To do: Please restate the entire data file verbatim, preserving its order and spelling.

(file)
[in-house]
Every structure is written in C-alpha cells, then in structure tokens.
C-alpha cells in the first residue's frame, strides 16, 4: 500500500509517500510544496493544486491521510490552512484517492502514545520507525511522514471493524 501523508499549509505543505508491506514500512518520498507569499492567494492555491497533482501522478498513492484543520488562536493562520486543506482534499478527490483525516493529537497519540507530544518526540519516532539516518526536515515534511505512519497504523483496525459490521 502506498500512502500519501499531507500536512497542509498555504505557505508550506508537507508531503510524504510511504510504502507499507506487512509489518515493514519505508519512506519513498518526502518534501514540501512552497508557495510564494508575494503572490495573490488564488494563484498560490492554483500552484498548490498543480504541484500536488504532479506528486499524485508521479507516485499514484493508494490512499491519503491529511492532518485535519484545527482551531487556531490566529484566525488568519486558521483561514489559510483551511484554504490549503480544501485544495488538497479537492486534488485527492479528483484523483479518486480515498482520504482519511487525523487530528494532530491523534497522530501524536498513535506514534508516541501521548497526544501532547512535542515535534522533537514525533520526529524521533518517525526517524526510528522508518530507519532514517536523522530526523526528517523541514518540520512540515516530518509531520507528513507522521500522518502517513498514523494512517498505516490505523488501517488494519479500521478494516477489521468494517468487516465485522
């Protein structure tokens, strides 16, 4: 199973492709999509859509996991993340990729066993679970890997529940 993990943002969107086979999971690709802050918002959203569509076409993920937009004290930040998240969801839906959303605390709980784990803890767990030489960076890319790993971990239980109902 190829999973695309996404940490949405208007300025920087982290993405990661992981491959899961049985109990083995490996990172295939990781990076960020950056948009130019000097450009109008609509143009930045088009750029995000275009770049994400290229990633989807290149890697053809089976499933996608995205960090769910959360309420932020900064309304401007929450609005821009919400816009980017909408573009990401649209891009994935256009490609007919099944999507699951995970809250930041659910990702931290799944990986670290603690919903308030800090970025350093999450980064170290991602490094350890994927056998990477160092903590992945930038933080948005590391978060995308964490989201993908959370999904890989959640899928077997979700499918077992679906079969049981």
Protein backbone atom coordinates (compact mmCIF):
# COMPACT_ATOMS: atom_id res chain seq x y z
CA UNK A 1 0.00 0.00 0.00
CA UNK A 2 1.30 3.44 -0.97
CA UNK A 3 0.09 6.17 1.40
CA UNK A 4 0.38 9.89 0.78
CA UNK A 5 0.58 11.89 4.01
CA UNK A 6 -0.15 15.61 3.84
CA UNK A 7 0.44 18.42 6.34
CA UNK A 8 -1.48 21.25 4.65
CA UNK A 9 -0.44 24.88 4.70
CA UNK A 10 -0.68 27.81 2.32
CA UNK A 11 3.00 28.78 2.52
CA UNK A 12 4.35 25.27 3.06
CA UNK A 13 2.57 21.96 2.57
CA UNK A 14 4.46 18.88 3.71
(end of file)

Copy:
[in-house]
Every structure is written in C-alpha cells, then in structure tokens.
C-alpha cells in the first residue's frame, strides 16, 4: 500500500509517500510544496493544486491521510490552512484517492502514545520507525511522514471493524 501523508499549509505543505508491506514500512518520498507569499492567494492555491497533482501522478498513492484543520488562536493562520486543506482534499478527490483525516493529537497519540507530544518526540519516532539516518526536515515534511505512519497504523483496525459490521 502506498500512502500519501499531507500536512497542509498555504505557505508550506508537507508531503510524504510511504510504502507499507506487512509489518515493514519505508519512506519513498518526502518534501514540501512552497508557495510564494508575494503572490495573490488564488494563484498560490492554483500552484498548490498543480504541484500536488504532479506528486499524485508521479507516485499514484493508494490512499491519503491529511492532518485535519484545527482551531487556531490566529484566525488568519486558521483561514489559510483551511484554504490549503480544501485544495488538497479537492486534488485527492479528483484523483479518486480515498482520504482519511487525523487530528494532530491523534497522530501524536498513535506514534508516541501521548497526544501532547512535542515535534522533537514525533520526529524521533518517525526517524526510528522508518530507519532514517536523522530526523526528517523541514518540520512540515516530518509531520507528513507522521500522518502517513498514523494512517498505516490505523488501517488494519479500521478494516477489521468494517468487516465485522
């Protein structure tokens, strides 16, 4: 199973492709999509859509996991993340990729066993679970890997529940 993990943002969107086979999971690709802050918002959203569509076409993920937009004290930040998240969801839906959303605390709980784990803890767990030489960076890319790993971990239980109902 190829999973695309996404940490949405208007300025920087982290993405990661992981491959899961049985109990083995490996990172295939990781990076960020950056948009130019000097450009109008609509143009930045088009750029995000275009770049994400290229990633989807290149890697053809089976499933996608995205960090769910959360309420932020900064309304401007929450609005821009919400816009980017909408573009990401649209891009994935256009490609007919099944999507699951995970809250930041659910990702931290799944990986670290603690919903308030800090970025350093999450980064170290991602490094350890994927056998990477160092903590992945930038933080948005590391978060995308964490989201993908959370999904890989959640899928077997979700499918077992679906079969049981």
Protein backbone atom coordinates (compact mmCIF):
# COMPACT_ATOMS: atom_id res chain seq x y z
CA UNK A 1 0.00 0.00 0.00
CA UNK A 2 1.30 3.44 -0.97
CA UNK A 3 0.09 6.17 1.40
CA UNK A 4 0.38 9.89 0.78
CA UNK A 5 0.58 11.89 4.01
CA UNK A 6 -0.15 15.61 3.84
CA UNK A 7 0.44 18.42 6.34
CA UNK A 8 -1.48 21.25 4.65
CA UNK A 9 -0.44 24.88 4.70
CA UNK A 10 -0.68 27.81 2.32
CA UNK A 11 3.00 28.78 2.52
CA UNK A 12 4.35 25.27 3.06
CA UNK A 13 2.57 21.96 2.57
CA UNK A 14 4.46 18.88 3.71